Sailing in Sardinia & Corsica
This is an account of experiences made during our time sailing in Sardinia & Corsica. Each day`s story was written by a different crew member. Hope you will enjoy experiencing this trip through their memories! This was our first trip organized to this location and the result it that we are going to organize a sailing trip to this location next year too!
Sunday, June 26th, Sailing in Sardinia
Portisco to Porto Massimo
The sea was welcoming us with big waves on the first day. Our boat was a 50 foot beautiful yacht named Tina, and she was acting like a proper woman from the start. She cut through the waves with a rough kind of grace and the crew was shaken well together, as our skipper Nico instructed us with the basics as we went along. Tina seemed to enjoy the waves and as we tacked she leaned from side to side and threw splashes of salty sea water on the hard working crew. As pleasant as the deep blue color of the Mediterranean Sea is to the eye, as irritating is it when the water with the high salt level actually gets into your eyes.
The crew consisted of 9 savage pirates and one brave skipper. On board we were 7 nationalities with varying sailing experience. Of the 3 bad behaved Danish guys (Stephan, Rune and Morten) Morten had never sailed before, so, feeling the effect of the wind and the waves, he chose to carefully watch the more skilled ones in the crew performing the maneuvers, as they raised the sails, released the sheets, prepared to tack etc and all the while our skipper, Nico (from Belgium), taught us the useful sailor lingo and yelled orders like “Ready about!” and the pirates yelled back “Aye!” Among the experienced crew was a skillful Fin, Artu, who knew his way around a boat, and nursed around Tina like a teenager in love. He constantly made sure that she looked her best, and did his utmost to keep her performance high. Aboard was also a Russian princess, Irina, who preferred to communicate in dancing movements over English; a swim suit model, Linda, and a cunning, vegetarian toothbrush murderer, Isabella, both from Switzerland; an Australian emigrant banker, Danielle, who were let in charge of the provision money and a German witch named Sabrina, who avoided churches and long stairs, since both would allegedly make her burst into fire. All together the crew and the skipper made sure that Tina managed the first day in the water without any casualties.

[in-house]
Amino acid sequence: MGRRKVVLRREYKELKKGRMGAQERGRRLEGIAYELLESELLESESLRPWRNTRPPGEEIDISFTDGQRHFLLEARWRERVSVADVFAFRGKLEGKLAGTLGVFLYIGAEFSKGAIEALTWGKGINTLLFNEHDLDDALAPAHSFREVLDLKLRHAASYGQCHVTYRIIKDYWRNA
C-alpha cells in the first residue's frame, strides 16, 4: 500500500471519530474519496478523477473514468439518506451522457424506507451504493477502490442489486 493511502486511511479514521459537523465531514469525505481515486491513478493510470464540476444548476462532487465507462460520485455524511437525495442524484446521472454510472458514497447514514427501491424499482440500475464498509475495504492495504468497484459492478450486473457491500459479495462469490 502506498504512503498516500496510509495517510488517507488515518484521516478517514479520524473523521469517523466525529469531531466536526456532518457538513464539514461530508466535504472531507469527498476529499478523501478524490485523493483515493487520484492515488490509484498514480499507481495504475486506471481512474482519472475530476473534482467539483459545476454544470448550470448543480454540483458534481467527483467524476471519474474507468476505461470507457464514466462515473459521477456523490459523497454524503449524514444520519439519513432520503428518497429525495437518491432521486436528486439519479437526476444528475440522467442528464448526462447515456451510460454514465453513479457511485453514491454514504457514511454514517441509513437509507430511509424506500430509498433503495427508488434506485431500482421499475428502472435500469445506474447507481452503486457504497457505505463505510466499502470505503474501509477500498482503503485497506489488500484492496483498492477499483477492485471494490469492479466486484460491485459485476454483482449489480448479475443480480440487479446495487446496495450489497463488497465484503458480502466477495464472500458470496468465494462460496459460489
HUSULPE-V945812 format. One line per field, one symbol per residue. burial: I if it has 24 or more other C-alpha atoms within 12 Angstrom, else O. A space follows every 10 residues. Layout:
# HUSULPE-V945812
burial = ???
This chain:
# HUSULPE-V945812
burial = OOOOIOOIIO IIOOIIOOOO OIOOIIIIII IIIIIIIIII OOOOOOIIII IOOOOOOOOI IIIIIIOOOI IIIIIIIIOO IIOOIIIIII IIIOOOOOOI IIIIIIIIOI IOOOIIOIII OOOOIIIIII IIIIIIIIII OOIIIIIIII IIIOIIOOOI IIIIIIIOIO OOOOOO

As we reached the shore of La Magdalena, the sun was about to set. In Porto Massimo the coast was east, so a few of us decided to go explore the island and find the best place to watch the sunset. First we scaled the nearest rock hill, and we discovered there was more to this island than met the eyes. The granite rocks, that somehow seemed oddly fake, were actually hollow. Some of them had holes and revealed a big hollow inside. We immediately developed conspiratorial theories of how this island had been created, and decided at the end it must have been built by ALIENS! We found more signs of this as we went along, and there were weird buildings that were just placed on top of unreachable places – which of course was not gonna stop us, so we started climbing rocks and traversing thorny bushes. Finally at the top of the biggest rock hill we went inside an abandoned round towerlike building with west facing windows that made for a nice frame around the beautiful sunset.
On our way down we decided that the other side must be easier to scale, but we were utterly wrong and had to pass through even more thorny bushes, and with most of us wearing shorts, that quickly became a hurtful experience. And halfway down the Russian Princess yells “tick!” and we discovered that we had a few ticks climbing on us.
Finally back at the boat – an hour later than the agreed dinner time and well hungry – the impatient cooking team wouldn’t let us on the boat before we had showered and made sure there were NO ticks going on the boat. (“We don’t want a tick doing tacks”) After dinner we decided to indulge in a card game that apparently involved exploding kittens and belly buttons filled with Nutella – some people took the last one rather literally and it got a little messy in the end.
And so ended the first day of the Naleians and first day of the sailing in Sardinia & Corsica trip.
/ by Stephan
Monday, June 27th, Sailing from Sardinia to Corsica
Porto Massimo, Sardinia to Porto Vecchio, Corsica
A new dawn drew upon the ghostly marina di Porto Massimo, the whole night the wind had howled around Tina’s rig, and the Naleians were slowly emerging from their cabins to a windy forecast, their heads still full of exploding kittens, nutella still shyly fringing their bellybuttons. We briefed our different options around the breakfast table and decided to give a try towards Corsica and Porto Vecchio, with a forecasted 25kt on a beam reach. Shall the wind be higher in the straight, it was decided we would turn back to our shelter in Porto Massimo.